Interframe Spacing and Backoff
The Ethernet standards require a minimum spacing between two non-colliding frames. This gives the media time to stabilize after the transmission of the previous frame and time for the devices to process the frame. Referred to as the interframe spacing, this time is measured from the last bit of the FCS field of one frame to the first bit of the Preamble of the next frame.
After a frame has been sent, all devices on a 10 Mbps Ethernet network are required to wait a minimum of 96 bit times (9.6 microseconds) before any device can transmit its next frame. On faster versions of Ethernet, the spacing remains the same - 96 bit times - but the interframe spacing time period grows correspondingly shorter.
Synchronization delays between devices may result in the loss of some of frame preamble bits. This in turn may cause minor reduction of the interframe spacing when hubs and repeaters regenerate the full 64 bits of timing information (the Preamble and SFD) at the start of every frame forwarded. On higher speed Ethernet some time sensitive devices could potentially fail to recognize individual frames resulting in communication failure.
As you will recall, Ethernet allows all devices to compete for transmitting time. In the event that two devices transmit simultaneously, the network CSMA/CD attempts to resolve the issue. But remember, when a larger number of devices are added to the network, it is possible for the collisions to become increasingly difficult to resolve.
As soon as a collision is detected, the sending devices transmit a 32-bit "jam" signal that will enforce the collision. This ensures all devices in the LAN to detect the collision.
It is important that the jam signal not be detected as a valid frame; otherwise the collision would not be identified. The most commonly observed data pattern for a jam signal is simply a repeating 1, 0, 1, 0 pattern, the same as the Preamble.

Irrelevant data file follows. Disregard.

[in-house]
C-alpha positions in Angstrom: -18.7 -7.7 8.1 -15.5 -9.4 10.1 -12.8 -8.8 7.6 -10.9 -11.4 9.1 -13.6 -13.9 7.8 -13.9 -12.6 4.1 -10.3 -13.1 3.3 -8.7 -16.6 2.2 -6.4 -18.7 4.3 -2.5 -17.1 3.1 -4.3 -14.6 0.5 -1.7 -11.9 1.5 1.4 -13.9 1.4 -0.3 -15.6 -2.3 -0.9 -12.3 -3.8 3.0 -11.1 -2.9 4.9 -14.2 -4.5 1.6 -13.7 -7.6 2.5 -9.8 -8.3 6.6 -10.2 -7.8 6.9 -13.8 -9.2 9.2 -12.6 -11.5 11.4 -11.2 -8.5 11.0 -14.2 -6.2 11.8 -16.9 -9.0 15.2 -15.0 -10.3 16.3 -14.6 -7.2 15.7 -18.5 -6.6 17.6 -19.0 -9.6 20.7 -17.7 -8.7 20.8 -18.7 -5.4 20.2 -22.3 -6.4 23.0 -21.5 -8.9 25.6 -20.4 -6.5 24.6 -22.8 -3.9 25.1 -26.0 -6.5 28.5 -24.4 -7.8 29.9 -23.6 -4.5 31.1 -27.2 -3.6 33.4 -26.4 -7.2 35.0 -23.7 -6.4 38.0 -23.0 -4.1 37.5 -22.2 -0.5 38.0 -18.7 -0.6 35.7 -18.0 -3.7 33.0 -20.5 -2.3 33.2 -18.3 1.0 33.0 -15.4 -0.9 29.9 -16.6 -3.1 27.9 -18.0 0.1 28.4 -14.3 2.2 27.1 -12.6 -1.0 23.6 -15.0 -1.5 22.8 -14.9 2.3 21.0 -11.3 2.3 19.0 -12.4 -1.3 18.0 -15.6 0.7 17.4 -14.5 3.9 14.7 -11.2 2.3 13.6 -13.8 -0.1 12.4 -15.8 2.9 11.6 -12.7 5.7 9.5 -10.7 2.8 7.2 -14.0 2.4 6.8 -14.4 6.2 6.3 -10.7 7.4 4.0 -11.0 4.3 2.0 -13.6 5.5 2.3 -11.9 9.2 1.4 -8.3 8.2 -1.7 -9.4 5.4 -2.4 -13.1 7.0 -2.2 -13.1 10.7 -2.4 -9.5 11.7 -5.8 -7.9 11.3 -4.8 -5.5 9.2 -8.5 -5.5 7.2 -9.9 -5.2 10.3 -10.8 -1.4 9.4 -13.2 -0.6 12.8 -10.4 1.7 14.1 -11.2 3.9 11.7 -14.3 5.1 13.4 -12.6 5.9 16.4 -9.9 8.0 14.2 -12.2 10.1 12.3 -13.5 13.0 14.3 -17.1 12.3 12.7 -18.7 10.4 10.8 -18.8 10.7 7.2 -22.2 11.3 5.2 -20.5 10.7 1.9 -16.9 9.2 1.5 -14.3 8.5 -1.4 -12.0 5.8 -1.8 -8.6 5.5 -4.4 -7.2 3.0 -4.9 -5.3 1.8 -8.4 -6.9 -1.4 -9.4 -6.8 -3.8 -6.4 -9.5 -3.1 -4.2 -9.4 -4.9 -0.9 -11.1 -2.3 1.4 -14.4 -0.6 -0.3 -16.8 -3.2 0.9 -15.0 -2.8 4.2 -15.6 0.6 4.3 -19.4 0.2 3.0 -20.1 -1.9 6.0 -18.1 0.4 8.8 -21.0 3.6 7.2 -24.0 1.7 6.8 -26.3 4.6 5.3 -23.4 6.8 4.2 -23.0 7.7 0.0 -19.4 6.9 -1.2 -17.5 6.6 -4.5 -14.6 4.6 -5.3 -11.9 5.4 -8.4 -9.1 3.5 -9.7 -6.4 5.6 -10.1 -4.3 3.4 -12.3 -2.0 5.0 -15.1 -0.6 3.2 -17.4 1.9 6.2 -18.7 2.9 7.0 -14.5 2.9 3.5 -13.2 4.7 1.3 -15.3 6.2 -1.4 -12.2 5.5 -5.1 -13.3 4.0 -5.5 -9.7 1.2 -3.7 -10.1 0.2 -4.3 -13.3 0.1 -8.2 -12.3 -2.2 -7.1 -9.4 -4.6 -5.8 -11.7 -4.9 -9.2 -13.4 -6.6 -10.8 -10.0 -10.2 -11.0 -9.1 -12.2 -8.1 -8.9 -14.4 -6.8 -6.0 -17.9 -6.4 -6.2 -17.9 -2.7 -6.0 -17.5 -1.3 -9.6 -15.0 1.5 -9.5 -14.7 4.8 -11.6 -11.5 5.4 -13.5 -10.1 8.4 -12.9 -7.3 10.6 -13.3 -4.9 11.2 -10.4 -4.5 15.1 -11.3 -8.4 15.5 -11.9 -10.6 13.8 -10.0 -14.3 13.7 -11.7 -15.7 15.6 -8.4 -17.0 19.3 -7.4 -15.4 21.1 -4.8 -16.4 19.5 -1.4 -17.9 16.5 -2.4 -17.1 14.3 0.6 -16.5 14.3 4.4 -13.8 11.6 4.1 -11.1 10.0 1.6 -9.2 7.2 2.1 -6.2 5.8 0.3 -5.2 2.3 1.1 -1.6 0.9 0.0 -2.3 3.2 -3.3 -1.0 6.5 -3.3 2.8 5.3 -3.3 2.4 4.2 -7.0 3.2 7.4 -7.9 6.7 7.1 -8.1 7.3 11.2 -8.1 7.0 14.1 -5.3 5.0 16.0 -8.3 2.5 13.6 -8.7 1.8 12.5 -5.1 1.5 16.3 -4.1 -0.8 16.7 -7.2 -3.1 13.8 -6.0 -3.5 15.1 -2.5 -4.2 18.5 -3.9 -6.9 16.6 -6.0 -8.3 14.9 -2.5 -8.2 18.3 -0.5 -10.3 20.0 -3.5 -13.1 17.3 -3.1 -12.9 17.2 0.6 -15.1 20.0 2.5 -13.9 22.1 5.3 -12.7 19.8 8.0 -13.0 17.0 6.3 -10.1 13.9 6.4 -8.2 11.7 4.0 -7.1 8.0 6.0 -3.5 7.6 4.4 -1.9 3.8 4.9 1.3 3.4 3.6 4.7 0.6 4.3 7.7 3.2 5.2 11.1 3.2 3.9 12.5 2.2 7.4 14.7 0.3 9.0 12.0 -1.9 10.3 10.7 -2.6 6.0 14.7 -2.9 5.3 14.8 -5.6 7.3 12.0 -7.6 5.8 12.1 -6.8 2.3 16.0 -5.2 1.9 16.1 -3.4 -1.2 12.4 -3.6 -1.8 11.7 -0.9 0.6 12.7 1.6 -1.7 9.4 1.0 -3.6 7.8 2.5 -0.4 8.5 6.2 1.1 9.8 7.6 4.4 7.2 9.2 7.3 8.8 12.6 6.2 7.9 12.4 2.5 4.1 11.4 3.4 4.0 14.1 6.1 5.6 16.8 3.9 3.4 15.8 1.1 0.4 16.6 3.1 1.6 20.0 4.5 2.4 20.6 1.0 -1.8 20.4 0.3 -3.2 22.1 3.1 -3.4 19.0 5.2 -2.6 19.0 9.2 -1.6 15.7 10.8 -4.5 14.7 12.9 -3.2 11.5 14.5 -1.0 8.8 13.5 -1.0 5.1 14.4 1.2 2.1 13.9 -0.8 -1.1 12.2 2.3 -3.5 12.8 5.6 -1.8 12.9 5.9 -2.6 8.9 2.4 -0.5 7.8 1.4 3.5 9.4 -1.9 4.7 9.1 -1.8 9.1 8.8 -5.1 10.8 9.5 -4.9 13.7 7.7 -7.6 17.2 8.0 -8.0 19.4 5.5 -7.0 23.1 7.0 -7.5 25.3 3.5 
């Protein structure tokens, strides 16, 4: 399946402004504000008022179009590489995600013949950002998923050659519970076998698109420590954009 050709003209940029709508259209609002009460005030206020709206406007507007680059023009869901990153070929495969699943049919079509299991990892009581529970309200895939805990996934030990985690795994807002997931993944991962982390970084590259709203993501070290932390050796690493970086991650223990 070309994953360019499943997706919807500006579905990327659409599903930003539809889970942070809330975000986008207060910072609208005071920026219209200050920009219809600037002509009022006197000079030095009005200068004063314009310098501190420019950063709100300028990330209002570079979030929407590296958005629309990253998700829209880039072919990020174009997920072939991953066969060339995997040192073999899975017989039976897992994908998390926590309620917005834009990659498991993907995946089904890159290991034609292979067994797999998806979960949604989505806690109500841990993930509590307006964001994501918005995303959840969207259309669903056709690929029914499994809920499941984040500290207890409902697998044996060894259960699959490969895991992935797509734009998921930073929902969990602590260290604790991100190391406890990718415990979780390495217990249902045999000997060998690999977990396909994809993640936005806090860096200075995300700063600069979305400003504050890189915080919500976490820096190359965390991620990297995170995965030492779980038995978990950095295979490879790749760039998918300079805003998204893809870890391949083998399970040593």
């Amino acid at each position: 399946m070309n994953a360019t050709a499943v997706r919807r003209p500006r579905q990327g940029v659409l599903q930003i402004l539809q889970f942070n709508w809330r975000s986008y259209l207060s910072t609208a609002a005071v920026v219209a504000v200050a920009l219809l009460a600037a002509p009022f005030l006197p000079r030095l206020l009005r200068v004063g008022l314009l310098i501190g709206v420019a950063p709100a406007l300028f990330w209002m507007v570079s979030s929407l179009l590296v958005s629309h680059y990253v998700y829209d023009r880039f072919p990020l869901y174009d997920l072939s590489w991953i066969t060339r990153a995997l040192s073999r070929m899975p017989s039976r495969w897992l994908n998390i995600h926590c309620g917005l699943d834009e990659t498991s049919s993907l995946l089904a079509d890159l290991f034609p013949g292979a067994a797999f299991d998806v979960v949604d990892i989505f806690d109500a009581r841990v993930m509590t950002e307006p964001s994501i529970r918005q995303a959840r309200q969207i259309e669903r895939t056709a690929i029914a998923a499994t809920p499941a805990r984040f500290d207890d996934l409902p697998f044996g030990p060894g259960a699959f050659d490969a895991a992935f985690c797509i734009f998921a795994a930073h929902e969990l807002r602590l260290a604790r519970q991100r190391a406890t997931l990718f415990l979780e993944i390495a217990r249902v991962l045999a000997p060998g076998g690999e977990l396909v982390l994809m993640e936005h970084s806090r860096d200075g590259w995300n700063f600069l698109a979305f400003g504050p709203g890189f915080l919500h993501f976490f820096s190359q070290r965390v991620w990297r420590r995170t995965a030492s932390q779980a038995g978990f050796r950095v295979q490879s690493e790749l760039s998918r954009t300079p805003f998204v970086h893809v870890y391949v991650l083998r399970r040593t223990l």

The corrupted, partially transmitted messages are often referred to as collision fragments or runts. Normal collisions are less than 64 octets in length and therefore fail both the minimum length and the FCS tests, making them easy to identify.
After a collision occurs and all devices allow the cable to become idle (each waits the full interframe spacing), the devices whose transmissions collided must wait an additional - and potentially progressively longer - period of time before attempting to retransmit the collided frame. The waiting period is intentionally designed to be random so that two stations do not delay for the same amount of time before retransmitting, which would result in more collisions. This is accomplished in part by expanding the interval from which the random retransmission time is selected on each retransmission attempt. The waiting period is measured in increments of the parameter slot time.
If media congestion results in the MAC layer unable to send the frame after 16 attempts, it gives up and generates an error to the Network layer. Such an occurrence is rare in a properly operating network and would happen only under extremely heavy network loads or when a physical problem exists on the network.
The methods described in this section allowed Ethernet to provide greater service in a shared media topology based on the use of hubs. In the coming switching section, we will see how, with the use of switches, the need for CSMA/CD starts to diminish or, in some cases, is removed altogether.